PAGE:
Although Sex Education’s characters float naturally through each story that arises, the final few plot points of the series leave a little to be desired.

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Sex Education on Netflix: Otis and Maeve are the focus points of most of the show (Image: NETFLIX)

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Sex Education on Netflix: Eric provides a lot of comedy, but ultimately has the best emotional end (Image: NETFLIX)

The introduction of a new antagonist in the final episodes brings some unneeded aggression which goes on to feel forced once it literally disappears.

Likewise, a lot of time is spent on Jackson’s (Kedar Williams-Stirling) backstory towards the end of the season which feels like it comes out of nowhere, and – ultimately – is more-or-less irrelevant to the main story.

Fortunately, as soon as Otis and Maeve’s endearing problems are concluded in the final episode, brand new issues arise and are perfectly teased for a potential second season.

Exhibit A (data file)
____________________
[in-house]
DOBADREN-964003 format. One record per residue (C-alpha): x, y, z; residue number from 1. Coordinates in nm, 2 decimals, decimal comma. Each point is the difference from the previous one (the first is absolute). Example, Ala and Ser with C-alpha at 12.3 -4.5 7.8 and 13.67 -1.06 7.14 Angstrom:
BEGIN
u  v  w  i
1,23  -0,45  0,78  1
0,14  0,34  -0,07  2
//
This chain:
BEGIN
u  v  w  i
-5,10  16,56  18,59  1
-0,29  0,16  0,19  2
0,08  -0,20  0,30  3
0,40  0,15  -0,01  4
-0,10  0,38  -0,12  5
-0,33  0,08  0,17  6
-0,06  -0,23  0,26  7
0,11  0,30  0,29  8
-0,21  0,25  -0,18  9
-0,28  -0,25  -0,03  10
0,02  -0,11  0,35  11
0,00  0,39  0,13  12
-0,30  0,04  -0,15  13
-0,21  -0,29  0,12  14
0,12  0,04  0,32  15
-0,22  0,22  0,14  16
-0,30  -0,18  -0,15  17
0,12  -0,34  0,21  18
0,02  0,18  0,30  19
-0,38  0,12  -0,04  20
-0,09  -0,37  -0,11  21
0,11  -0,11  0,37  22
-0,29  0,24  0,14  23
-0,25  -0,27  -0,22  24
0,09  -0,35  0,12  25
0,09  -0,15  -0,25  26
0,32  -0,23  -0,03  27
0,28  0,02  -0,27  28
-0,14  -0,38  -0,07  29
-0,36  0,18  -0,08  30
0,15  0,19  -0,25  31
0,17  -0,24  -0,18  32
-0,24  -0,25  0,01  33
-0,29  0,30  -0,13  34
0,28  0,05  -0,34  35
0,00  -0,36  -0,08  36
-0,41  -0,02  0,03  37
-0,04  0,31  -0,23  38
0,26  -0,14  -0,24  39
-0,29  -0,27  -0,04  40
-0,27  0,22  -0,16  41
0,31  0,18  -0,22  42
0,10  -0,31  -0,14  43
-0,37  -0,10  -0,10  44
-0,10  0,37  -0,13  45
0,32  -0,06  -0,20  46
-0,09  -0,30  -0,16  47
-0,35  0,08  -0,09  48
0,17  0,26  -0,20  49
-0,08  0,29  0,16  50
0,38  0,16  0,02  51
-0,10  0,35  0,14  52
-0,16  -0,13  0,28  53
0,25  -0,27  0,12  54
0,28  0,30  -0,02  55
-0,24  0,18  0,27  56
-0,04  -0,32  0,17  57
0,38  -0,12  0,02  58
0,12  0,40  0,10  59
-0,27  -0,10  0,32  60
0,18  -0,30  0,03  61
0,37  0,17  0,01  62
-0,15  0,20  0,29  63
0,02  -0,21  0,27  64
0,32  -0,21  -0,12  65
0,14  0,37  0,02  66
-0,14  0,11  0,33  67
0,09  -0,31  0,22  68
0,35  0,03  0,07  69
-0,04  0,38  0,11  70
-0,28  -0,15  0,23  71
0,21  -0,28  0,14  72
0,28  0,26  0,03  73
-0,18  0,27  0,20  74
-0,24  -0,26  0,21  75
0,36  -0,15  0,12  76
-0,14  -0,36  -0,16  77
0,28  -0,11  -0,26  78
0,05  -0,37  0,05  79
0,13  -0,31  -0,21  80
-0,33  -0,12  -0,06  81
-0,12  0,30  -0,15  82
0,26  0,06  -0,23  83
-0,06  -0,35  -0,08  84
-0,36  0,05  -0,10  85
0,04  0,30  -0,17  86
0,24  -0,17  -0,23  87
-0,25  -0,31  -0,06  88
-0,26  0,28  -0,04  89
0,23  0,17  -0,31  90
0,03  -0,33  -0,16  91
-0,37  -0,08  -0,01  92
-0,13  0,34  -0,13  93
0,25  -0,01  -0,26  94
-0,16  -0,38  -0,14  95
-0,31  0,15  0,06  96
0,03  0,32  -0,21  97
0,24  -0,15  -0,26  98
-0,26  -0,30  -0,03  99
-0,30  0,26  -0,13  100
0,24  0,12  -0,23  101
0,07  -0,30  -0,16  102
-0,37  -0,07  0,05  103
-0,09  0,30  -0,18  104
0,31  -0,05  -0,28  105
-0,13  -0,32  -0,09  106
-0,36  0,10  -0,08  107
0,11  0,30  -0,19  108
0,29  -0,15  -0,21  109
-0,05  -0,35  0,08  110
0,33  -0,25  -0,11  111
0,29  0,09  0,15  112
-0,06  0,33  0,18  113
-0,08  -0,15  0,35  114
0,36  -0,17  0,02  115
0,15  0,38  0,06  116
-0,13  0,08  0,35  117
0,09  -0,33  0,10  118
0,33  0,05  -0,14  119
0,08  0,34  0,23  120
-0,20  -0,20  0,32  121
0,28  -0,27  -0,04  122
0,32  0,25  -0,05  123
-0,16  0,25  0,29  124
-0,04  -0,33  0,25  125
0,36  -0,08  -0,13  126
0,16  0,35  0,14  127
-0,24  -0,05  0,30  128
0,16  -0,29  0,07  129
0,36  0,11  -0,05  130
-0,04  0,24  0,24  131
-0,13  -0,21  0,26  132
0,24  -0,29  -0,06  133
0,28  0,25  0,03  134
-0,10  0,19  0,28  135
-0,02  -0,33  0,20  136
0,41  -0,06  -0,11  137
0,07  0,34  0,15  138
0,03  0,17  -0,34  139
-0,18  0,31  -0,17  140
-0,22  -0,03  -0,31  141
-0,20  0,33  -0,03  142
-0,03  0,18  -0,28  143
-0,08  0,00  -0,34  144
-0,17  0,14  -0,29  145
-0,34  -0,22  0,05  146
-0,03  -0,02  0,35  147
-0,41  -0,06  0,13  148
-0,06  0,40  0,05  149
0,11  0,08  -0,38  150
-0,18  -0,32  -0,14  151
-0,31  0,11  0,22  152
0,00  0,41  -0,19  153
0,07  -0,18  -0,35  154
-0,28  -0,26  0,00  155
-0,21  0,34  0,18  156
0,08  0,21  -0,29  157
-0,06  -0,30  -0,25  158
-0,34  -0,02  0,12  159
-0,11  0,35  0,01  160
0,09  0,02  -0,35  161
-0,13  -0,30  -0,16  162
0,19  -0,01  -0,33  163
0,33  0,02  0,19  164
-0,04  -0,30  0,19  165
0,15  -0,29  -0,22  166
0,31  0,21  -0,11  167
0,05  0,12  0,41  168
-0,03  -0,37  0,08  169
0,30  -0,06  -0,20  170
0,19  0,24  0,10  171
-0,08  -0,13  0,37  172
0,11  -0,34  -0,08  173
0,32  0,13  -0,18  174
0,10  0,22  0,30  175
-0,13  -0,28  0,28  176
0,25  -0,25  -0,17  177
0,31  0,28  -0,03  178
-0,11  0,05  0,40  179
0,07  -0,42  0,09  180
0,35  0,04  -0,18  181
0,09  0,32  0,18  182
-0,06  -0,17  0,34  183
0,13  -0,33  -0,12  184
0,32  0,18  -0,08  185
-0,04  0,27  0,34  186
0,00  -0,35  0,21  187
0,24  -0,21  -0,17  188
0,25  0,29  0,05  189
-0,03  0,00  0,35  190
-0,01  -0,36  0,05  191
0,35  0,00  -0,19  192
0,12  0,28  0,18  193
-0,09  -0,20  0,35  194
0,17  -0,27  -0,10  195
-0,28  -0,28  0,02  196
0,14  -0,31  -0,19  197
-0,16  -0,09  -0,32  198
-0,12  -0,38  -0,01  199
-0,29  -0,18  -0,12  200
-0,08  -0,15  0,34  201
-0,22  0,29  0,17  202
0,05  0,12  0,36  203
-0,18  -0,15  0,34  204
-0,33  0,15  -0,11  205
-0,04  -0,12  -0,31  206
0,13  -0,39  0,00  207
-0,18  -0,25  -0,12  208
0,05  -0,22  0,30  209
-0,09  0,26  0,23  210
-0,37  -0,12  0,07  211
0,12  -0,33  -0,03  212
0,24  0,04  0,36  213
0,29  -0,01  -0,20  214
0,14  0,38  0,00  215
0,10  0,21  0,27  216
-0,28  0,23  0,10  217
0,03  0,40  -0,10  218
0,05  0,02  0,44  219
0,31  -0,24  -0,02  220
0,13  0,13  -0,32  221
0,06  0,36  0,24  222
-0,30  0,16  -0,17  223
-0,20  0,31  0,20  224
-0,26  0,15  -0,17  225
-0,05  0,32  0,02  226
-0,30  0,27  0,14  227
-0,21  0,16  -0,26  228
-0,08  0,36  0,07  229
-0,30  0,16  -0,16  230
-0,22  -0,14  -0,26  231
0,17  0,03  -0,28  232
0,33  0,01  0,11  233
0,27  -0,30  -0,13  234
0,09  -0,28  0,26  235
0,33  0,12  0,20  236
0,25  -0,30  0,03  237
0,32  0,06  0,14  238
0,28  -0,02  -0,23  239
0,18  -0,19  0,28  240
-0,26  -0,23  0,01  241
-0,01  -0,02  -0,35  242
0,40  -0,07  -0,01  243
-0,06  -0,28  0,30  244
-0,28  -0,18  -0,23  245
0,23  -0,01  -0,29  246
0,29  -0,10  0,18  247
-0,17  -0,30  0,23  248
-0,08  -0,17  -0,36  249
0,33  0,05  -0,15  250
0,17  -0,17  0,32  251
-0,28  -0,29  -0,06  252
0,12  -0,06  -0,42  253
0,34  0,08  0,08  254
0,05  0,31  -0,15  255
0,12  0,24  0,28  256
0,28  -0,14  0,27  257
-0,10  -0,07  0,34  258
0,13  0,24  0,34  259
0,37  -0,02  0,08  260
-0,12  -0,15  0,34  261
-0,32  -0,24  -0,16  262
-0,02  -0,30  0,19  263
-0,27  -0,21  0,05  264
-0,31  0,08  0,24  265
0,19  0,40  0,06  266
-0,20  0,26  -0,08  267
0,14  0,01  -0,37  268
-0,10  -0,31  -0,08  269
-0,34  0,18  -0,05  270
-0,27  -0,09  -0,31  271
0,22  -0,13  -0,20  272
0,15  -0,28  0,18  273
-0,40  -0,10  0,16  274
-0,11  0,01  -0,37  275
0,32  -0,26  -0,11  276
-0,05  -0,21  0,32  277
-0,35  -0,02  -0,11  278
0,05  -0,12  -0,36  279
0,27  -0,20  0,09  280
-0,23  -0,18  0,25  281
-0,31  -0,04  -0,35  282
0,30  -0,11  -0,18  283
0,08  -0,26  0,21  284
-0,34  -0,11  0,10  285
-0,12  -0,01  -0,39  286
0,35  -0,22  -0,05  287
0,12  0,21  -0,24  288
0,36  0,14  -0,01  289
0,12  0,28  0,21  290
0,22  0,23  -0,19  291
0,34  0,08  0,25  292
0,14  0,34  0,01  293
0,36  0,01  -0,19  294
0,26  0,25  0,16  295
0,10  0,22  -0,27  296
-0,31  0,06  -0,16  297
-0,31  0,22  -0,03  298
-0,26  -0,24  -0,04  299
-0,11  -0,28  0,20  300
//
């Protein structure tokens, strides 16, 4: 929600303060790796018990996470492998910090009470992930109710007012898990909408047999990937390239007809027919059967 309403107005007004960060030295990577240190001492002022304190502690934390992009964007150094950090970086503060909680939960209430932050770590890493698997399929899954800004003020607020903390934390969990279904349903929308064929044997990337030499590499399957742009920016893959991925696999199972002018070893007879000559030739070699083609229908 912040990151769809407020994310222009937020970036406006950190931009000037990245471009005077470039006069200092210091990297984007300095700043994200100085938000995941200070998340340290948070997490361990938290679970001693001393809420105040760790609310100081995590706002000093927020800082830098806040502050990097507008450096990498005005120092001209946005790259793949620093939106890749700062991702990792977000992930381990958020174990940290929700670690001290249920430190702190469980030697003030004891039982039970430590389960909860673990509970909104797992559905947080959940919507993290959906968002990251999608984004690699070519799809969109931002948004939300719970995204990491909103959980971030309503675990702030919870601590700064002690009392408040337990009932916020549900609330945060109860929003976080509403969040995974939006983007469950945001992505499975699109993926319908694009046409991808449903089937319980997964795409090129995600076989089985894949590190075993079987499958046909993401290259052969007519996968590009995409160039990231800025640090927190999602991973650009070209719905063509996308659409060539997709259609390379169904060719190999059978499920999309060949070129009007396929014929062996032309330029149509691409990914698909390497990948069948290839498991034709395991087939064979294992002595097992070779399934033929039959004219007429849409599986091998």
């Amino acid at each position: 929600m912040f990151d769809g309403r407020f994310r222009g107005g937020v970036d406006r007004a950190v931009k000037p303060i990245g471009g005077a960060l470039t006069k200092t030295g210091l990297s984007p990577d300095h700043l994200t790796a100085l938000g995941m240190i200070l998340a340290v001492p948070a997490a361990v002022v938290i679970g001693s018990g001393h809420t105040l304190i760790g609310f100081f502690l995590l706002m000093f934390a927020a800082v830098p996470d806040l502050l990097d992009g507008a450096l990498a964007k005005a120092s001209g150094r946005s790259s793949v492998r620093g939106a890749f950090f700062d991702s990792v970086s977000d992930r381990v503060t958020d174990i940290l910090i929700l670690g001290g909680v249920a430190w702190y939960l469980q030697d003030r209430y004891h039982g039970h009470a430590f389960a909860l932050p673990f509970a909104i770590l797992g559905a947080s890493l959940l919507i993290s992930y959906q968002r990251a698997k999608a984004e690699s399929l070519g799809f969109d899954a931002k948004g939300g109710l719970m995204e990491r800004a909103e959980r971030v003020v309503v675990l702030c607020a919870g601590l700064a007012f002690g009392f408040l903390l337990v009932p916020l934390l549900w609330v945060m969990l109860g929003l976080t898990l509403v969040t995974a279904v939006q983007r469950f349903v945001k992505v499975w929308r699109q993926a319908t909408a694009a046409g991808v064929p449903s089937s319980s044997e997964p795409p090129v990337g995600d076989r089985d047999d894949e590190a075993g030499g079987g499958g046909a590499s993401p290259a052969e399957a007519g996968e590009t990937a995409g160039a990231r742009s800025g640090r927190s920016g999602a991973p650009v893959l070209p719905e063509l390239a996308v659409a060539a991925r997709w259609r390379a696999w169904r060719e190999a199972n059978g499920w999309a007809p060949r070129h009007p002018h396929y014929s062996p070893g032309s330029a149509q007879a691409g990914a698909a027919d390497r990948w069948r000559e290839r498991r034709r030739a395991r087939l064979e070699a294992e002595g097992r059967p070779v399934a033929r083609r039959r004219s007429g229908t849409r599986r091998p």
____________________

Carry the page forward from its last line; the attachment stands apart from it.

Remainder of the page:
Despite the show’s slight dip towards its end, Sex Education is a smart and funny Netflix original which has a lot of heart. Its large cast all manage to claim their moment to shine – bringing comedy and a lot of emotional story beats to each episode. Gillian Anderson and Asa Butterfield play off each other wonderfully, and only build on the world and sex-crazed nature of (apparently) every single character in the show. This coming-of-age story is better than a lot of other teenage media on Netflix, and deserves your time for its writing.

Sex Education is available on Netflix.

source: express.co.uk